I grew up with the startup ecosystem in Bangalore, and the early 2010’s were all about the lean startup method. To take that to a bit more of an extreme, I used to follow “The Four Hour Work Week” by Tim Ferris to the teeth, so automating stuff and experimenting very quickly have become a part of my DNA.

It’s time to unlearn some of that. There are two reasons for it,

  1. It hasn’t worked so well in the past for me - user retention in most of the products I’ve launched have been a problem
  2. I’ve always bootstrapped by design, but this time I have a bigger team and a budget to work with, which allows me to create more delightful experiences via collaboration


But the balance between scrappiness and perfection is still a very hard to question to answer ? Because the trade off here is time, and time is of the essence.

While going through the notes of a friends Stanford PM course, I came across a potential answer to this question. My eyes literally lit up because it seemed like the answer I was searching for all along.

Minimum Lovable Product (MLP) was a concept around building for customer delight, not just customer validation. The point of this wasn't to just put out something there and see what sticks, it was to make a concerted effort to build something that sticks.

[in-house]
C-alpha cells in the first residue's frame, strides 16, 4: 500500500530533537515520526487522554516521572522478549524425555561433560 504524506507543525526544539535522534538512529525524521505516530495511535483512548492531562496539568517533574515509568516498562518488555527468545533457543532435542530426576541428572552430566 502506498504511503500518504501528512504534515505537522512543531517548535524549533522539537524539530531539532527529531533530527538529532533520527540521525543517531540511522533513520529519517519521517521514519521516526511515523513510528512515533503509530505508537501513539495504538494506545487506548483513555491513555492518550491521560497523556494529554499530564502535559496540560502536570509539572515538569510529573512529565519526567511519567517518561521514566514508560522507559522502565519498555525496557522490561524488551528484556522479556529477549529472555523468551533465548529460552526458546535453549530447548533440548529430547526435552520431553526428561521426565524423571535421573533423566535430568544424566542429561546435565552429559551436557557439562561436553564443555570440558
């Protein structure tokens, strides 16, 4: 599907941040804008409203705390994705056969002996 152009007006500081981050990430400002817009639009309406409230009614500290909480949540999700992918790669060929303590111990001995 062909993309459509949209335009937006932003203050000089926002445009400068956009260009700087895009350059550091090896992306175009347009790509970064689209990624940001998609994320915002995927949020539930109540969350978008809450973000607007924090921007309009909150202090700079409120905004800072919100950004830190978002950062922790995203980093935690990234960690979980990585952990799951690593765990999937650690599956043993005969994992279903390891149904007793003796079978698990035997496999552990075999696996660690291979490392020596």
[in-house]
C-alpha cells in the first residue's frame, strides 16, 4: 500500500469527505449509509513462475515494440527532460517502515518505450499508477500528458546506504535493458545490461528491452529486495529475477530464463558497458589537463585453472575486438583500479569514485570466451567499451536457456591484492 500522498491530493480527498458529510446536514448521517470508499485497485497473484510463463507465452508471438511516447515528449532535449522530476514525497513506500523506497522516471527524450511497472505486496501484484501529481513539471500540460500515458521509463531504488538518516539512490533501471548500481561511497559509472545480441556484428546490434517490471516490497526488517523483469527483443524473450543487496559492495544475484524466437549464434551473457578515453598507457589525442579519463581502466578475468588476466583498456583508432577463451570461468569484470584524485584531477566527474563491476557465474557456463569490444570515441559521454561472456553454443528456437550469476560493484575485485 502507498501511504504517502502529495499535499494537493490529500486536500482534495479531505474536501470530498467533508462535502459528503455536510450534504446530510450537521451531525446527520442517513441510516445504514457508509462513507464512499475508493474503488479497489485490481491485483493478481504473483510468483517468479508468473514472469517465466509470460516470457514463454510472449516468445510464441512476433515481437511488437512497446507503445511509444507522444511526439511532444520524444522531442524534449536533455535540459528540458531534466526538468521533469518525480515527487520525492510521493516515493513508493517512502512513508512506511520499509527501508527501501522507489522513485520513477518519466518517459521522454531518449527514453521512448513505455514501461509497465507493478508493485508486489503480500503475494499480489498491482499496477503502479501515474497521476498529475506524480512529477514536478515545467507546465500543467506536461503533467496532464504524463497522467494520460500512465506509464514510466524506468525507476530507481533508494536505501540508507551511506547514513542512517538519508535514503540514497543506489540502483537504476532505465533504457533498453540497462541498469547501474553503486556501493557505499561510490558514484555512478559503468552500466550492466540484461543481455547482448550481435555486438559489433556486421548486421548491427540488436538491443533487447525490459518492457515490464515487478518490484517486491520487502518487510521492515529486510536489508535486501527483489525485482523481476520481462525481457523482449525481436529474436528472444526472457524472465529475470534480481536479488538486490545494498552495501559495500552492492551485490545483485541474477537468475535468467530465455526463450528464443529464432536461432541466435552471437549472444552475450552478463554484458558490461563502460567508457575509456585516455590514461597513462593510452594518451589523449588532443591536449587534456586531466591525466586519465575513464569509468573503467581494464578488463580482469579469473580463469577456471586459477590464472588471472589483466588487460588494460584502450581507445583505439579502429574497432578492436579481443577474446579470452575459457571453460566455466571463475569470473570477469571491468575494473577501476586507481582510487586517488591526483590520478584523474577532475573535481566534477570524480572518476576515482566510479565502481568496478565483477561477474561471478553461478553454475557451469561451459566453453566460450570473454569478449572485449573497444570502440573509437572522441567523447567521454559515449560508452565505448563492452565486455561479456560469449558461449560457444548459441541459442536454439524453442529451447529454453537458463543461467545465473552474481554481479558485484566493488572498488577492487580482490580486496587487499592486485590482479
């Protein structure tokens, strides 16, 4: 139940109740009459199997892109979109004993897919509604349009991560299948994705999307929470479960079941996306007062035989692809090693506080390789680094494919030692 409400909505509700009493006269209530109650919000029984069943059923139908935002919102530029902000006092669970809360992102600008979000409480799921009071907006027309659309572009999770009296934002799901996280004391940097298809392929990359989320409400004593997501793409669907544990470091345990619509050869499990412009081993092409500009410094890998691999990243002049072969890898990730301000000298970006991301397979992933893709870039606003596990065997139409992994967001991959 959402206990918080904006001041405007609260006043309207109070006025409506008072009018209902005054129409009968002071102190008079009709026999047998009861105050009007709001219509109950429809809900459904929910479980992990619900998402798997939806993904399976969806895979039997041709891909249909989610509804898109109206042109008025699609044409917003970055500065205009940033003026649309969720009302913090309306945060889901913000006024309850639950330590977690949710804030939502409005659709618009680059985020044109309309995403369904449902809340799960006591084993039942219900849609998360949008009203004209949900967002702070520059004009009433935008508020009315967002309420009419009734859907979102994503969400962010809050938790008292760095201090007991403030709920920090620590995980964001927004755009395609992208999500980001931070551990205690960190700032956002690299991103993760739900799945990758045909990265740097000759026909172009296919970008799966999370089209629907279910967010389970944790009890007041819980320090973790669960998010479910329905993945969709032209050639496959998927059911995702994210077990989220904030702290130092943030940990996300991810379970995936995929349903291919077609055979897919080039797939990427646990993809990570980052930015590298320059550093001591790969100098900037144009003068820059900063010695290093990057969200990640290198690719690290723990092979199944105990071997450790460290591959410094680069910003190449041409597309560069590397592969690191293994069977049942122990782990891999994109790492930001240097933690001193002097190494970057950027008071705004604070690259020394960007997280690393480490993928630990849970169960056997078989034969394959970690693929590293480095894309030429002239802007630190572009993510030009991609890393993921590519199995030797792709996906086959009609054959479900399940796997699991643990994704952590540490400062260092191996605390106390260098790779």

It didn’t have to be just viable, but lovable.

It also struck a chord with the struggles I’ve had with the MVP model in the past, the biggest one being that its very hard as a designer to accept the fact that you’re making trade off’s in UX because you want to be scrappy and quick.

Design is not just what it looks like and feels like, design is how it works - Steve Jobs

My timelines for iterations and launches in the past have always been less than two weeks to a month - this was most of the times a landing page with some basic version of the end product itself. At max it has been a few months with more complex products like Ezether.

Short timelines obviously had their benefits, but gave you very biased information sometimes. Plus post launch of product you realise a lot of the assumptions don’t fly.

The philosophy is a simple upgrade to the MVP model. Being scrappy isn’t enough on the internet anymore. Customers don’t want or have to deal with bad design, that's your problem , not theirs.

Your customers will stick around around if you add value and make them happy. They’ll leave if you don’t.

Now to be fair, the people who came up with MVP, never defined it as something scrappy. The point was to keep the build process iterative and keep customer feedback at the core of the build process.

Starting from something less full fledged and improving it over time is always a better use of time, than what status quo was back in the day, which was sort of building products end to end over years with every feature possible.

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